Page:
Older Brothers and The Proposition

The comment that “It does not really concern us” is a common enough response from some older Brothers to The Proposition: A Way into the Future. For those of us who, for reasons of age and health, are unable to be involved in the proposed new missions in the developing world it seems a reasonable first reaction. But a closer reading reveals a number of ways in which older Brothers, to whom this article is chiefly addressed, can be part of it all. One of them is described here.

Advocacy as a ministry

Items 1 to 4 of the Proposition make these points:

  1. 1.Every Brother will be affected.
  2. 2.The main areas of involvement will be in the developing world. Brothers in the more developed world are also challenged to support this direction.
  3. 3.Brothers will embody the new story of the Universe, a new understanding of Jesus and the example of Edmund Rice.
  4. 4.Brothers [will be] in radical solidarity with the Earth and with people made poor. This will lead the Brothers to engage in advocacy for both.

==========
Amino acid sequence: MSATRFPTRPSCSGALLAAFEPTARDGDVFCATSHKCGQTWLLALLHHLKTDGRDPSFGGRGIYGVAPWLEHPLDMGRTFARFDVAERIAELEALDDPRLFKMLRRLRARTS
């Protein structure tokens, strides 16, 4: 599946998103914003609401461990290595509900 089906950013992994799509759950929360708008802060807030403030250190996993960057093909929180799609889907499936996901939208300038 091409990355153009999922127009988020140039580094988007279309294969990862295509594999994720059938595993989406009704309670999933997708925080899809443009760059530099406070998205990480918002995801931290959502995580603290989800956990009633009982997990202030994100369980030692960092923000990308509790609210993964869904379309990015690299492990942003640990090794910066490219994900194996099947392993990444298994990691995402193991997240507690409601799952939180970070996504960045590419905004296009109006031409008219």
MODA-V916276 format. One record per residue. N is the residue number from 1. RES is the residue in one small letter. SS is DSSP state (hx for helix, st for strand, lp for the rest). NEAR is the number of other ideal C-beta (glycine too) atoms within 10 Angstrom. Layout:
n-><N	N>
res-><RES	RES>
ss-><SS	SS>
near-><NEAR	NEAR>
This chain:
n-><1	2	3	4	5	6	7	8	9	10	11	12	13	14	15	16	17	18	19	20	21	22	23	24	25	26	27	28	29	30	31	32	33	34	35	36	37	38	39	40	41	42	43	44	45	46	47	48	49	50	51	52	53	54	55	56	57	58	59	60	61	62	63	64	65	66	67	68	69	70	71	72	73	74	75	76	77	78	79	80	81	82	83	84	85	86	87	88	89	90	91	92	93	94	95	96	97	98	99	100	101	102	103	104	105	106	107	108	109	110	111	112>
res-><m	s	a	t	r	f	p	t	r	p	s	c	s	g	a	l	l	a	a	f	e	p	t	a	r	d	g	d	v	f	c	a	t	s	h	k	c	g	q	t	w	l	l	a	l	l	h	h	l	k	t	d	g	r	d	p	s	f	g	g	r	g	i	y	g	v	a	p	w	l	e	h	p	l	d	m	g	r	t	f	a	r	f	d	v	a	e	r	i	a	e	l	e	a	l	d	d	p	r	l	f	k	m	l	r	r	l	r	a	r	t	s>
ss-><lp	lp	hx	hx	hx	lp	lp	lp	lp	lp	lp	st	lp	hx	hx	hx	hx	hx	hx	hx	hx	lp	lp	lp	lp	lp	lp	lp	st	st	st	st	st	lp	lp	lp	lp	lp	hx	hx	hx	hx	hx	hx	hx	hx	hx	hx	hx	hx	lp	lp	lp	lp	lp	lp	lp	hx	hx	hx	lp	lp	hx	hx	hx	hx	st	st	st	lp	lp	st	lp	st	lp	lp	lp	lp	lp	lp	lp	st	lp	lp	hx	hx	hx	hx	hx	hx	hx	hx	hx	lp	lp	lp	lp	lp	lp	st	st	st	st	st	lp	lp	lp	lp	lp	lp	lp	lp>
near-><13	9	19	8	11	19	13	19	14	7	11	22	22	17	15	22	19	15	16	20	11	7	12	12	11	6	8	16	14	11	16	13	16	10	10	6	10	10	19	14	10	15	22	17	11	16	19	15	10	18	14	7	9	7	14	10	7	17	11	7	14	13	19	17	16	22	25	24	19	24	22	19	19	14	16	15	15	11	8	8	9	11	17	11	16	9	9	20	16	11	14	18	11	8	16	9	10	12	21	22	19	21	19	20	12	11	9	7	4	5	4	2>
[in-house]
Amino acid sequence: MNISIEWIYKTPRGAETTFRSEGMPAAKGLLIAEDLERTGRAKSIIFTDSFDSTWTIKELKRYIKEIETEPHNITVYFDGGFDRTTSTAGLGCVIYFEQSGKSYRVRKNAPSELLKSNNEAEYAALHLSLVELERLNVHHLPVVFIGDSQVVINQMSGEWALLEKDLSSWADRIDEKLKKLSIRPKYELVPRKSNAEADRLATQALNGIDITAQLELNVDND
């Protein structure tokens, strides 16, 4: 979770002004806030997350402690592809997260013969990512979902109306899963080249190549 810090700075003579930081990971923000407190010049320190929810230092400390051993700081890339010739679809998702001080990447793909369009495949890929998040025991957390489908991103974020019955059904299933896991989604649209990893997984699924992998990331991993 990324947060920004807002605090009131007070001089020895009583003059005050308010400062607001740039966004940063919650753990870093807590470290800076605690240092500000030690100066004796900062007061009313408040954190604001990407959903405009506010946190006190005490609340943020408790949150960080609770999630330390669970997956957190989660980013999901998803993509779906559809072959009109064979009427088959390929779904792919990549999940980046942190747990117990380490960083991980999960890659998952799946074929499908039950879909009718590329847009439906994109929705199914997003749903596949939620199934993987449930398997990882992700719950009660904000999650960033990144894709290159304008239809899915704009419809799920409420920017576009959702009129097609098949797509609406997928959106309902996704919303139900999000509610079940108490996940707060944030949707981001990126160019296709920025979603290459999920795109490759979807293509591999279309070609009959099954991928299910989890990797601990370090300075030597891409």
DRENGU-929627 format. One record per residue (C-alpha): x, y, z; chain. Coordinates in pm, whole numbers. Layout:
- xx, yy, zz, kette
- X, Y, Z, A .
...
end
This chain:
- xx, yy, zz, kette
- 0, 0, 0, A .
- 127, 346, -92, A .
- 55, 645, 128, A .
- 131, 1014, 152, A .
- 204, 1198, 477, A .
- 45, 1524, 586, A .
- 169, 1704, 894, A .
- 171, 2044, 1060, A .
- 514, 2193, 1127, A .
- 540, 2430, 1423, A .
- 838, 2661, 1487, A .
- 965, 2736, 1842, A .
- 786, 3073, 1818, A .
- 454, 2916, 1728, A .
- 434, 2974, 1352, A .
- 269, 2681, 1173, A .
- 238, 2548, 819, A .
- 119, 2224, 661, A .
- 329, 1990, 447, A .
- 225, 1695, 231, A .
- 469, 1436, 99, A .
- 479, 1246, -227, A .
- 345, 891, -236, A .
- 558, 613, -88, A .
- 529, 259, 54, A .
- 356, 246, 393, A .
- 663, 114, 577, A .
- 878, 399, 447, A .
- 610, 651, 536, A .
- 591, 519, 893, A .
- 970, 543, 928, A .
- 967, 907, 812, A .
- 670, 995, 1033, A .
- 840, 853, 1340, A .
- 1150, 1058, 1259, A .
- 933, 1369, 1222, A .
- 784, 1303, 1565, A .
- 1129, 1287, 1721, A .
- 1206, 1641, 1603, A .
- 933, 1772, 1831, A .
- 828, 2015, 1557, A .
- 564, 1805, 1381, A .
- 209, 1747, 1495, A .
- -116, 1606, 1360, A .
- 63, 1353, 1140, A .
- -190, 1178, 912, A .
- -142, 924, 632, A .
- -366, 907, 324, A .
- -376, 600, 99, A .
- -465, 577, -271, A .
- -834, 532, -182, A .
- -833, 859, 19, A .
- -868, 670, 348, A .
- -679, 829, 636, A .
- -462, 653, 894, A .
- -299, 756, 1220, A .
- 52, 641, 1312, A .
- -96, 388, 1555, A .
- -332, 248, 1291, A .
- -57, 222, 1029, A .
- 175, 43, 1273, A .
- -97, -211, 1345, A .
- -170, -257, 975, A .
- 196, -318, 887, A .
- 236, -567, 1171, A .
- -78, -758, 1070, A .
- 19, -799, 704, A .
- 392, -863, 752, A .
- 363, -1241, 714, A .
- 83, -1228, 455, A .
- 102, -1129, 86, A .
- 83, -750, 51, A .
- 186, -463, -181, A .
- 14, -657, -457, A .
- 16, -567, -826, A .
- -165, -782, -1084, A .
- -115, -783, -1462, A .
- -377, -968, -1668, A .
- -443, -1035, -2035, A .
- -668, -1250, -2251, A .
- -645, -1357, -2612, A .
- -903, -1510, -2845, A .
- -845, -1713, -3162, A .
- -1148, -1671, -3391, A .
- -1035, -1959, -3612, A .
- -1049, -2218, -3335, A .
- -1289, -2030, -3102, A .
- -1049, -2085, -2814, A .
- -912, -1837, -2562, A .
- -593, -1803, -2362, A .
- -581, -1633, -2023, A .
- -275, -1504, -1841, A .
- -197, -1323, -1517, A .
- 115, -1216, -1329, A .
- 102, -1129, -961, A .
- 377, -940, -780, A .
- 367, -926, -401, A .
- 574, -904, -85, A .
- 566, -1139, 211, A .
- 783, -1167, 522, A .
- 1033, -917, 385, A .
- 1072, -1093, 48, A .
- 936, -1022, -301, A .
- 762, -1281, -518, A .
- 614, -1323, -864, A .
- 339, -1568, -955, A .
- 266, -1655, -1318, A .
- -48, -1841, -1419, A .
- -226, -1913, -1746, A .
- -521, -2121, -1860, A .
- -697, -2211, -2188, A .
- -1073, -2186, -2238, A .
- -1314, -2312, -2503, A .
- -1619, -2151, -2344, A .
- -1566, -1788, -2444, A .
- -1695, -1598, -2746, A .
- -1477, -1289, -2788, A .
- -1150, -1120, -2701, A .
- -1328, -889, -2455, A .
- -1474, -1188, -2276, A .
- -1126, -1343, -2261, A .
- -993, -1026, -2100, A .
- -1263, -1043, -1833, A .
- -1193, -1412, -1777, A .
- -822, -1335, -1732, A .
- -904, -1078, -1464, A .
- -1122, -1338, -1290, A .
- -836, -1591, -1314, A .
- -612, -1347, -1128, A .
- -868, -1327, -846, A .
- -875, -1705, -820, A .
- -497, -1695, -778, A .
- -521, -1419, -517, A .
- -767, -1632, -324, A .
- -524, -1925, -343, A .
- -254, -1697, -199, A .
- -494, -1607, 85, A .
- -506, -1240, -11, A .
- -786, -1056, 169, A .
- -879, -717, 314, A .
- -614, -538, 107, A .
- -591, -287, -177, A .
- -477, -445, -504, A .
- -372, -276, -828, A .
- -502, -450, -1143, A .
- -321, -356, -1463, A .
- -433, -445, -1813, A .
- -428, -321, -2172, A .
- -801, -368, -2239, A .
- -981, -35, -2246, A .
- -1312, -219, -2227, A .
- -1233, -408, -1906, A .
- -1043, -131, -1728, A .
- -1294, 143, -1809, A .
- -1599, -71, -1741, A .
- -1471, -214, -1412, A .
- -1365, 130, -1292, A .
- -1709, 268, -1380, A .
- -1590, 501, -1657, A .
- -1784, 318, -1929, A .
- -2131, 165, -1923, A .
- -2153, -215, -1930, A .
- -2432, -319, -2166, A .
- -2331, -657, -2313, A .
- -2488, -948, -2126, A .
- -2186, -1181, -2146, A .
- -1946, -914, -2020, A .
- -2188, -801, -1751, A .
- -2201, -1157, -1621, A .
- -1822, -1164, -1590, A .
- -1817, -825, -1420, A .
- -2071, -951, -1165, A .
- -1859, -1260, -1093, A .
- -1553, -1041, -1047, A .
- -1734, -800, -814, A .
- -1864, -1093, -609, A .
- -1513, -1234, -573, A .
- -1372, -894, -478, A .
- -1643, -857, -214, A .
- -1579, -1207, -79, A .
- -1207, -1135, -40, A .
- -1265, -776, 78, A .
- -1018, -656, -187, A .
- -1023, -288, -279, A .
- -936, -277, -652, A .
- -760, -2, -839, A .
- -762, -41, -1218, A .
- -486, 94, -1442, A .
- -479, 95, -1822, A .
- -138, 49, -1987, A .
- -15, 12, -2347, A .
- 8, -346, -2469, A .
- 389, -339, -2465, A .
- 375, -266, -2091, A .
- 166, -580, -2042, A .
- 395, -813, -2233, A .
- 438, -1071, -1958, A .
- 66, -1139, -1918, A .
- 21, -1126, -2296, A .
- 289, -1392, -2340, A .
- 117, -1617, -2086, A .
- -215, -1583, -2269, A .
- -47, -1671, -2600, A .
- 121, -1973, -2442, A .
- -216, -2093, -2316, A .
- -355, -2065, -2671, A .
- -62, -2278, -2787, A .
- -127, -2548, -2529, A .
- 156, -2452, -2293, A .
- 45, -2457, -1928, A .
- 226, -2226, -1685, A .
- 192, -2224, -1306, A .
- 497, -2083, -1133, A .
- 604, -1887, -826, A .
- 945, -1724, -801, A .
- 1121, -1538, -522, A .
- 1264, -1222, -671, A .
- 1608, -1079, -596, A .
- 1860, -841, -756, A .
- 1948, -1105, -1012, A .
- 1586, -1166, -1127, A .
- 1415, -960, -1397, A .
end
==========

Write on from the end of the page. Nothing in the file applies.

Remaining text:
Items 1-3 provide the rationale and the spirituality for the action described in Item 4: advocacy. Advocacy is the act of publicly supporting or recommending a particular cause or policy. In our context it has to do with promoting change of unjust structures, policies, or practices to bring them more into line with the values of the Gospel. Doing this ‘publicly’ does not necessarily mean taking part in a demonstration or street march, or waving a banner in public. It means doing something with others, as part of a community of like-minded people. In this internet age this is really easy to do.

Advocacy through the internet

Advocacy through the internet is action that many older Brothers can be involved in. Some are already. It is action that is directly in line with the general thrust of the Congregation, and which can be undertaken in ways and at times to suit your own convenience. It has been proven to be remarkably effective and it is very rewarding.